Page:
Aegis has demonstrated some limited capability to engage targets similar to intercontinental ballistic missiles. It was used to shoot down a malfunctioning spy satellite in 2008, but has never been tested against an actual intercontinental ballistic missile target.
The only system expressly designed to shoot down intercontinental ballistic missiles is the US Ground-based Midcourse Defense. However, this has a very patchy record in testing. By the end of 2017 it will only have 44 interceptors deployed.
How effective are they?
None of these systems is 100% effective, and most have an iffy record in testing. Aegis has succeeded in 35 out of 42 tests, while Ground-based Midcourse Defense has had only ten successes in 18 tests. However, THAAD has been successful in 18 out of 18 tests.
Tests are conducted in favourable conditions – and it is reasonable to expect the success rates to be lower in actual combat use.
The true difficulty lies with intercontinental ballistic missiles. An intercontinental ballistic missile can attain altitudes well in excess of low earth orbit. Those fired on a typical long-range trajectory can exceed 1,200 km in altitude. The high-trajectory, short-range test shot North Korea conducted this week attained an altitude of 2,700km.
By way of comparison, the International Space Station orbits at an altitude of around 400km.
However, the altitude intercontinental ballistic missiles attain is only part of the problem. The other major challenge facing ballistic missile defense is the truly enormous speeds that missiles attain during the terminal phase. They often hit or exceed 20 times the speed of sound.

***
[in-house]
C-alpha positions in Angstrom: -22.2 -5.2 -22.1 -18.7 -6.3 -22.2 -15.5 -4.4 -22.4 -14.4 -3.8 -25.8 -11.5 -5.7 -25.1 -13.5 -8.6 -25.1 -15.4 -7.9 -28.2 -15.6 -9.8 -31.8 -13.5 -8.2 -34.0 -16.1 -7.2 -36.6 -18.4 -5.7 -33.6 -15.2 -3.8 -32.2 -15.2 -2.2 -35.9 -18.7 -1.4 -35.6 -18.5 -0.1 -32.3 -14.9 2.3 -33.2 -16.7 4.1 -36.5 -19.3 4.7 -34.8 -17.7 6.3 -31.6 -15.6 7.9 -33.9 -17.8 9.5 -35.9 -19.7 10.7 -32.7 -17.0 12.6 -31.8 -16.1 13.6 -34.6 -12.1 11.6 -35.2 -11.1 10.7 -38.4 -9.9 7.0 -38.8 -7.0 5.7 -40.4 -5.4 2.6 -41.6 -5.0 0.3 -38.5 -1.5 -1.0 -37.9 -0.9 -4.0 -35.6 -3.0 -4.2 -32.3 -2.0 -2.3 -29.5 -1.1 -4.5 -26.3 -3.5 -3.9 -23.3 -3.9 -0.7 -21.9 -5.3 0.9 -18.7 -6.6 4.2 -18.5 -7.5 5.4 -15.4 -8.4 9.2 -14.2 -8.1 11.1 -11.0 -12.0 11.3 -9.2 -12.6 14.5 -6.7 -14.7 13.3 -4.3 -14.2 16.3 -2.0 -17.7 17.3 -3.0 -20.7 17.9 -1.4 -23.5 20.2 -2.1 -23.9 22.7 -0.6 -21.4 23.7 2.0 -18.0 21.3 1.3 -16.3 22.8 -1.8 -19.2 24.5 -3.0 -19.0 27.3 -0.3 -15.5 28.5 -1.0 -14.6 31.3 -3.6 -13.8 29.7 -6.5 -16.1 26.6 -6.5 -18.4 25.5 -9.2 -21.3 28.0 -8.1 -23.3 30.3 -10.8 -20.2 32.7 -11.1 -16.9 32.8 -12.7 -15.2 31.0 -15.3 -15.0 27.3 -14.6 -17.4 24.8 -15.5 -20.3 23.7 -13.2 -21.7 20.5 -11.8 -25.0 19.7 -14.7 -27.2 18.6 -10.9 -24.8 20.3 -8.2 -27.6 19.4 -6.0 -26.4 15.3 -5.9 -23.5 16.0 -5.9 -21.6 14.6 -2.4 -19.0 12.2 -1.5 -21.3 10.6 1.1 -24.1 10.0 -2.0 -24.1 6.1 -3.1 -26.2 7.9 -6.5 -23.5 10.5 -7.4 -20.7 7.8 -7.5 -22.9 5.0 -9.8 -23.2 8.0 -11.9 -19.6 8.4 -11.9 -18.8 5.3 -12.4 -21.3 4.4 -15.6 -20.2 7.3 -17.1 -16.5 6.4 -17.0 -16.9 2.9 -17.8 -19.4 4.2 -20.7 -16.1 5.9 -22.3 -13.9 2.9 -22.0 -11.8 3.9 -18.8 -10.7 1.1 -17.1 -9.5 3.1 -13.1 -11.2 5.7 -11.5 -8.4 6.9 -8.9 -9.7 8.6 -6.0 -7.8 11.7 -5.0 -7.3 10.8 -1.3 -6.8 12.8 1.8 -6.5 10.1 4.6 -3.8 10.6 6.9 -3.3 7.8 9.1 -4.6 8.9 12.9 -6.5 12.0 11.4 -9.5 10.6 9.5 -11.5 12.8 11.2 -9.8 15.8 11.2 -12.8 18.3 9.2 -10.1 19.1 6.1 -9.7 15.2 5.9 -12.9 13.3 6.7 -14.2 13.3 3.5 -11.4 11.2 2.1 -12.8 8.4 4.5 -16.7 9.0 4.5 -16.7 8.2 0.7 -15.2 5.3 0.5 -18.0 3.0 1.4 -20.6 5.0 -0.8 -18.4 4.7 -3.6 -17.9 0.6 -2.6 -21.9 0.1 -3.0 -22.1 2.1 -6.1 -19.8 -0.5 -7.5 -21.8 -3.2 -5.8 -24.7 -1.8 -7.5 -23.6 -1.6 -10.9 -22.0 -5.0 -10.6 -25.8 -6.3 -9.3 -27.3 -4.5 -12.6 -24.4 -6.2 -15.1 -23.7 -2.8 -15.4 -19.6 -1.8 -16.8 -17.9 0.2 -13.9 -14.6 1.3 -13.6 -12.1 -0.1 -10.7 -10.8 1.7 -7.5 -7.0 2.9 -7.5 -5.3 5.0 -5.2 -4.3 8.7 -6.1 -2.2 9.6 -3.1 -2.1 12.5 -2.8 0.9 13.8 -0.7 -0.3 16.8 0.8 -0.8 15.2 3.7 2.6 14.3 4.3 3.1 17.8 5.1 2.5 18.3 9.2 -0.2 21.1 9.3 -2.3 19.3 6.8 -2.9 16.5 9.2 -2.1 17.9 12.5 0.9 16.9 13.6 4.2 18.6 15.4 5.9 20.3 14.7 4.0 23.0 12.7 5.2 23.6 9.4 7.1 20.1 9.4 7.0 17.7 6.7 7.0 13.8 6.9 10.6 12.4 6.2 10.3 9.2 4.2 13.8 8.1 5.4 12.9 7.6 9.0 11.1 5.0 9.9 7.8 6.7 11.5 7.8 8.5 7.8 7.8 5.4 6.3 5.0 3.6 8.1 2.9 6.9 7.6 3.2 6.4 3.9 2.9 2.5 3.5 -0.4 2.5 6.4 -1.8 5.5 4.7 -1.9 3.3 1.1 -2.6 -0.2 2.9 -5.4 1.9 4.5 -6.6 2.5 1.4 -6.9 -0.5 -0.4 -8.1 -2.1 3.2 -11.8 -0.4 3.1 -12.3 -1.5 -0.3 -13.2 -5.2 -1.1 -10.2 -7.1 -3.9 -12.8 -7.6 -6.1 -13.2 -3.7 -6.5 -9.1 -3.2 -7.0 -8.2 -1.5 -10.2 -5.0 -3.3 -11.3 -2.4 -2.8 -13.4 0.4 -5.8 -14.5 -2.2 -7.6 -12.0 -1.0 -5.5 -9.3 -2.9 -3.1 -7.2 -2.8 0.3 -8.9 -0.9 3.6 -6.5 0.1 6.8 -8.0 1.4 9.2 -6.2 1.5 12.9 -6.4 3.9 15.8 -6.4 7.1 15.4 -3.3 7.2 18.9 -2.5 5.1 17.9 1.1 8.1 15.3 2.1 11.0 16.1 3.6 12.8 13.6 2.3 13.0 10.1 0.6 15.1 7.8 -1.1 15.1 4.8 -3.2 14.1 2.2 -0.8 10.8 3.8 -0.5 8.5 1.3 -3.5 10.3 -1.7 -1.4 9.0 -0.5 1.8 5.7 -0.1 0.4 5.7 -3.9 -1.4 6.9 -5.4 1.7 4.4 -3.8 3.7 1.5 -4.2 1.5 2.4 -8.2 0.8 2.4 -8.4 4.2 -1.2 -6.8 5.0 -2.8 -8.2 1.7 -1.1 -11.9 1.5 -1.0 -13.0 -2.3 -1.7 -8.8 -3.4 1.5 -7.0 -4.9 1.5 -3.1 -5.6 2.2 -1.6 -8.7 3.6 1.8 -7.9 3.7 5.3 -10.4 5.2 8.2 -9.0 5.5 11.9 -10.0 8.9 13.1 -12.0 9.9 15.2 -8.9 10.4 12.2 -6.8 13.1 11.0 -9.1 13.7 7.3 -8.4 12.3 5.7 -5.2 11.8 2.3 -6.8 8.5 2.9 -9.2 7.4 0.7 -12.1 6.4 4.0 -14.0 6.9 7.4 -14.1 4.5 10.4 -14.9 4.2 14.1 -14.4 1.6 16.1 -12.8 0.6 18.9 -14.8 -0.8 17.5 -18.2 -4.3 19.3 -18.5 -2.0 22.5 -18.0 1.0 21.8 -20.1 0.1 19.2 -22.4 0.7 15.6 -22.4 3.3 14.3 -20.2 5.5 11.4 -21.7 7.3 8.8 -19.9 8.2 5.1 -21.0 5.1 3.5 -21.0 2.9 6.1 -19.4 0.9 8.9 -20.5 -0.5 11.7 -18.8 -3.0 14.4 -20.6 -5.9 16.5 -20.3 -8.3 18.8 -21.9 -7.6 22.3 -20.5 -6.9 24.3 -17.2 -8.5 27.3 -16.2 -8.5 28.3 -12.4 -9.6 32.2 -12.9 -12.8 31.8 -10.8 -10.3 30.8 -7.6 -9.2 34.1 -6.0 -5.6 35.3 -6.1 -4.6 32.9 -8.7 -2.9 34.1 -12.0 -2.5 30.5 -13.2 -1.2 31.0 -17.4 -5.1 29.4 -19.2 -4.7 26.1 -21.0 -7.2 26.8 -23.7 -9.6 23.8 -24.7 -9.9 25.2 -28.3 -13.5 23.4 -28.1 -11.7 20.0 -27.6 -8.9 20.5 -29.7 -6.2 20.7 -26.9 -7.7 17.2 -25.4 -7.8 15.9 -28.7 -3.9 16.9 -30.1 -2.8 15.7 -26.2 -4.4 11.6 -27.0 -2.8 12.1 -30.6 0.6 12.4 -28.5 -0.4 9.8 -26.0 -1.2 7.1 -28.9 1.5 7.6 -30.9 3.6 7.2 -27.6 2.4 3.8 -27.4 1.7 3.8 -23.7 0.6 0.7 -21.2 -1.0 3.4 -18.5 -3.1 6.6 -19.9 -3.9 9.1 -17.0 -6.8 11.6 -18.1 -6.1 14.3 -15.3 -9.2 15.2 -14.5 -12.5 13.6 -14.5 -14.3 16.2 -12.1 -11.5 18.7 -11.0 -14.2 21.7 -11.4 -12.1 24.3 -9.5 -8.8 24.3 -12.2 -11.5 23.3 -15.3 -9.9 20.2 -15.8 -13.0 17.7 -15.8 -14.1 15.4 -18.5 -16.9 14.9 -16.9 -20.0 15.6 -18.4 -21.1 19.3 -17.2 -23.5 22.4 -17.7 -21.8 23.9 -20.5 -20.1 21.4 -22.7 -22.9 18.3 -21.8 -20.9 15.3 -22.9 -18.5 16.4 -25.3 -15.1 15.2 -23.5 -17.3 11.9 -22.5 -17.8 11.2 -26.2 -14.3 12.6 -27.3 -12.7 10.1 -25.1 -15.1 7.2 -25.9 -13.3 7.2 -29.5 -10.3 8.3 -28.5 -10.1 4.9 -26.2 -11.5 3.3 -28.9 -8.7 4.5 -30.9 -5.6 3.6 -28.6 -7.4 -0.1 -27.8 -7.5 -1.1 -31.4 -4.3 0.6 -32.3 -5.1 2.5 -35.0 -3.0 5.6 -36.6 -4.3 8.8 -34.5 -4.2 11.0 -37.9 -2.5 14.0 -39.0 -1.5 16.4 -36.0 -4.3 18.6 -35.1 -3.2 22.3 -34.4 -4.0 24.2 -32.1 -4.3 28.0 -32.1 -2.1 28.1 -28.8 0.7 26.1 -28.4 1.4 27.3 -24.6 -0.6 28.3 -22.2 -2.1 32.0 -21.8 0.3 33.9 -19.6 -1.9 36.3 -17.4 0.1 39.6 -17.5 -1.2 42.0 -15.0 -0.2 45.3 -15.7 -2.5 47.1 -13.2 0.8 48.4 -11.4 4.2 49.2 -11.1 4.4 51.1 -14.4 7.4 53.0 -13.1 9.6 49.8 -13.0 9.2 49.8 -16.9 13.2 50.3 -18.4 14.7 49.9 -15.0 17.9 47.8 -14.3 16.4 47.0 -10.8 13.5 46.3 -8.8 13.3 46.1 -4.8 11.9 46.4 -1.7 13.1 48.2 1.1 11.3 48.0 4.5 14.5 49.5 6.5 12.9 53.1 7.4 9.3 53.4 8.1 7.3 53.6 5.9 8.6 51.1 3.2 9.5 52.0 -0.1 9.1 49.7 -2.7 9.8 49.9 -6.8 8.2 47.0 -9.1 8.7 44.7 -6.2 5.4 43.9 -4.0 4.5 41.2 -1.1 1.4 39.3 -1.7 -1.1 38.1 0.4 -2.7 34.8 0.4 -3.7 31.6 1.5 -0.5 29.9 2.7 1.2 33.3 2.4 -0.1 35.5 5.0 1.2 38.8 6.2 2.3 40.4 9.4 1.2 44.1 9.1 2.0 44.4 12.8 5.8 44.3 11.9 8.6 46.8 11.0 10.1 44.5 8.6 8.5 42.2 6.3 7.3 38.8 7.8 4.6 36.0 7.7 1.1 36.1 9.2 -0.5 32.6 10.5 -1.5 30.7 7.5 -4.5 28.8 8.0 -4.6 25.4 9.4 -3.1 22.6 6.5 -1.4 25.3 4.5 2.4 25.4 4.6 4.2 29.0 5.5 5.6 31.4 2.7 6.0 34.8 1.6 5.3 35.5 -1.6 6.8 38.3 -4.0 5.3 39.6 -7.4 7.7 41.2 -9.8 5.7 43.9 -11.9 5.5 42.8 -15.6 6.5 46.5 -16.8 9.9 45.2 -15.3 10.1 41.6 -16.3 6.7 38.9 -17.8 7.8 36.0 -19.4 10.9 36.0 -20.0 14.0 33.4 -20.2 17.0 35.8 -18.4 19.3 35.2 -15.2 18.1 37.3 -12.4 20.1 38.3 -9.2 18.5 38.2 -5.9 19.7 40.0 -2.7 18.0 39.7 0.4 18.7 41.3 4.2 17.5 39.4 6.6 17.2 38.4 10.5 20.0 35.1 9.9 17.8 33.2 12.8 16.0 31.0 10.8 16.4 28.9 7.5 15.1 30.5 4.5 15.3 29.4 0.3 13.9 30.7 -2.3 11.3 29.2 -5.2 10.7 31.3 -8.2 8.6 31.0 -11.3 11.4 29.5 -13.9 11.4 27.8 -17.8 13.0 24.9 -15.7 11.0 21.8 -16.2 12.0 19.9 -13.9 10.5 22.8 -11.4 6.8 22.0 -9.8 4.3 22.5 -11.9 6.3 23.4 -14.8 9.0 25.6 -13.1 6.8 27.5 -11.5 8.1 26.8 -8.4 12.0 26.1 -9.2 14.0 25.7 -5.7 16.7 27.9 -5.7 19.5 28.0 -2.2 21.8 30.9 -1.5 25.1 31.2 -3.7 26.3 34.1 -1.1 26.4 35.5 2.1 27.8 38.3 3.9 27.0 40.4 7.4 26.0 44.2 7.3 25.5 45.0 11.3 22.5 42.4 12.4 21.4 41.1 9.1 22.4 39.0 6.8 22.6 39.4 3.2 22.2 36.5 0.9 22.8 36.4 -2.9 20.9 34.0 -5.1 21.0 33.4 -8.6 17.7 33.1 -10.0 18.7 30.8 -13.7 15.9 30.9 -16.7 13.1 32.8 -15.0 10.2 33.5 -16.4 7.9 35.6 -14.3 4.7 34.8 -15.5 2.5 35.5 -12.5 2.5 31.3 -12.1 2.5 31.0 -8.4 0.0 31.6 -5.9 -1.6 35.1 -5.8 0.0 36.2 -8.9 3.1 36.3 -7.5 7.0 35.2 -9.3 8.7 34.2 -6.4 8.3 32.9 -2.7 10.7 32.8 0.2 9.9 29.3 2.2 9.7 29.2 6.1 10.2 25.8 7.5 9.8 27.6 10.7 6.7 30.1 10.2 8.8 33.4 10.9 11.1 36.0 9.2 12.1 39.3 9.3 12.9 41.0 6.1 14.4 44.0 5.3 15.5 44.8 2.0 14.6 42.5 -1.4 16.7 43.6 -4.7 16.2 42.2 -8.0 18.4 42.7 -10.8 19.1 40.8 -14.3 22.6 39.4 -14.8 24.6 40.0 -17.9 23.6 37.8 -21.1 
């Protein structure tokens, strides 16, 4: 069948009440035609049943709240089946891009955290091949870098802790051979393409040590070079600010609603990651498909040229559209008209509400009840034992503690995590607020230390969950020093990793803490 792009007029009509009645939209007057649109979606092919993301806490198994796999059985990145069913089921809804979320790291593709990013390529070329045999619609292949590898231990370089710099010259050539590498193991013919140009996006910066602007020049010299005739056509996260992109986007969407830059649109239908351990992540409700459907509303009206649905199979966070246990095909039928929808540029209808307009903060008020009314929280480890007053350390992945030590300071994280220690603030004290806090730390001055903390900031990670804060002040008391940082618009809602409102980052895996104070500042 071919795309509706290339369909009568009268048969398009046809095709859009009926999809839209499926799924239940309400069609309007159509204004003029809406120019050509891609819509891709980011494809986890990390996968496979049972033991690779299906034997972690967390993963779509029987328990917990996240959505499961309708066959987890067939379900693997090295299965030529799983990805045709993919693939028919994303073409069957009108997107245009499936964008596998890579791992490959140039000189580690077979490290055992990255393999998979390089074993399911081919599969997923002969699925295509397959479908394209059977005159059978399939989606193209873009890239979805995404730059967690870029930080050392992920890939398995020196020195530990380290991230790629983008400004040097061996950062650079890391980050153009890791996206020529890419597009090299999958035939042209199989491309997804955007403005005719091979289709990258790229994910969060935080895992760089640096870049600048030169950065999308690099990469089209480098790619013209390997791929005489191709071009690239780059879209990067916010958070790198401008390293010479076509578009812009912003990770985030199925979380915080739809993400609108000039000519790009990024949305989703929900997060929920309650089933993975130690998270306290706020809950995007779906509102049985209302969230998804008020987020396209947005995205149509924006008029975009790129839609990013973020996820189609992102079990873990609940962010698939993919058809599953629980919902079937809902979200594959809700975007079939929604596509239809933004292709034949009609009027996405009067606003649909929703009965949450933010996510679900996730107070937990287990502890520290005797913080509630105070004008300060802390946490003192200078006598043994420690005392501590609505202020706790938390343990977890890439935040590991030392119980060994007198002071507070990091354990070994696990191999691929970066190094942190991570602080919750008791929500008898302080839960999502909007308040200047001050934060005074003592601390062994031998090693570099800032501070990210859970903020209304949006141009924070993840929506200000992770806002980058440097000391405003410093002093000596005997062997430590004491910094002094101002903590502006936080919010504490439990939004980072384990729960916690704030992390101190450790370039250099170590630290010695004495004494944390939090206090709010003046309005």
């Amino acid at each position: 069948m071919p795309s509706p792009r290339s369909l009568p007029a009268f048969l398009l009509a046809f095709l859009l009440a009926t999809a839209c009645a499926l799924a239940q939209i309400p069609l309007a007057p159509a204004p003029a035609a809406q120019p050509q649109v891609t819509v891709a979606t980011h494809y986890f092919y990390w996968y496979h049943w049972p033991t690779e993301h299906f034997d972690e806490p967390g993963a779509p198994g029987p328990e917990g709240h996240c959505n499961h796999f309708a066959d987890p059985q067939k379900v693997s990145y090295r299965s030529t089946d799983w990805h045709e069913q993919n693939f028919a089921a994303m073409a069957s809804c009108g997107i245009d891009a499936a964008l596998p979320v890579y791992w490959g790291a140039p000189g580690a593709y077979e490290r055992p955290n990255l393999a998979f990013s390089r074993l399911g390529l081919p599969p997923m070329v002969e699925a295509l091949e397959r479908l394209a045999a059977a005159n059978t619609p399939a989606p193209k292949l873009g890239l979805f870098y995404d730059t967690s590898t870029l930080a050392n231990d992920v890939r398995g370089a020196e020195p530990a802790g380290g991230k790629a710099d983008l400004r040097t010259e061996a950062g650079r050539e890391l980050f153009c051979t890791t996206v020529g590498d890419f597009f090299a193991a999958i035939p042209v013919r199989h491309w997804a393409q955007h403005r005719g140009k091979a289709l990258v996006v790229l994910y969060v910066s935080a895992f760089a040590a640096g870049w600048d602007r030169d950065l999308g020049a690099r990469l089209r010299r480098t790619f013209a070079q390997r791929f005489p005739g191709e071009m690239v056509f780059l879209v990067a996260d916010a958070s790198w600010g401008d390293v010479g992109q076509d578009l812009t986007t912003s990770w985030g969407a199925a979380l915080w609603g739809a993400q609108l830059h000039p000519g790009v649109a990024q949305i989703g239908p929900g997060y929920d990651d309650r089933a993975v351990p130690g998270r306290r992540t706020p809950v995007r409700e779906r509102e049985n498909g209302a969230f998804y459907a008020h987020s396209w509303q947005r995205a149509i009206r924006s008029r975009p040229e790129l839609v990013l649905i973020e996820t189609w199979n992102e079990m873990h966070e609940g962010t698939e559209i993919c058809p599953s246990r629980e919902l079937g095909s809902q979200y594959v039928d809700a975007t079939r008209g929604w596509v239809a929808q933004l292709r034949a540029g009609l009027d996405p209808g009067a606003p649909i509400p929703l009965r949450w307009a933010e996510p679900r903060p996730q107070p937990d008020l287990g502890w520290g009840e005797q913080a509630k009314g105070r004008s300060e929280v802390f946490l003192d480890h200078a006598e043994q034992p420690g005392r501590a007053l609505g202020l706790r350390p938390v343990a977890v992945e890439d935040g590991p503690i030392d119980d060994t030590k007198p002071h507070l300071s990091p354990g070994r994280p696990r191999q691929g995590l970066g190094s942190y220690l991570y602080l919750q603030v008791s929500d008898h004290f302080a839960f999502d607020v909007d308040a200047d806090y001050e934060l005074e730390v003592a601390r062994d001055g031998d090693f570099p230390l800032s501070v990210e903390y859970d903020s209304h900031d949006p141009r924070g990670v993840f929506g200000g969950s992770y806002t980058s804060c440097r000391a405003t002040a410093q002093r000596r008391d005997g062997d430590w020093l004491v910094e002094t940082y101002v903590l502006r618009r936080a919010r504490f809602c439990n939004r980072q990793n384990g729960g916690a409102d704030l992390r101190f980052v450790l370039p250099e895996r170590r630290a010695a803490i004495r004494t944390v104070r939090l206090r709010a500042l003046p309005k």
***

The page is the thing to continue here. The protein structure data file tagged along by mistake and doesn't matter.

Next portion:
A common comparison used is that ballistic missile defense is akin to shooting a bullet in flight with another bullet. The reality is even more extreme.
For example, a .300 Winchester Magnum (a high-velocity hunting and sniper round) can achieve a velocity of 2,950 feet per second as it leaves the barrel. This equates to 3,237 km/h, or 2.62 times the speed of sound. An intercontinental ballistic missile can achieve speeds almost eight times faster than this. As a result, it is almost impossible to reliably defend against such missiles.
This is not necessarily a problem for countries such as Japan and South Korea. Any ballistic missile used by North Korea against them would be a shorter-range ballistic missile that these systems could engage.
However, countries should be mindful that these systems provide limited-to-no capability to defend against intercontinental ballistic missiles. In Australia's case, the only missiles capable of reaching this far from North Korea are intercontinental ballistic missiles. Thus, even if Australia decided to invest in ballistic missile defense, it would provide little-to-no protection from a potential North Korean nuclear attack.
James Dwyer, Teaching Fellow and PhD Candidate, Politics and International Relations Program, University of Tasmania
This article was originally published on The Conversation. Read the original article. Follow all of the Expert Voices issues and debates — and become part of the discussion — on Facebook, Twitter and Google +. The views expressed are those of the author and do not necessarily reflect the views of the publisher. This version of the article was originally published on Space.com.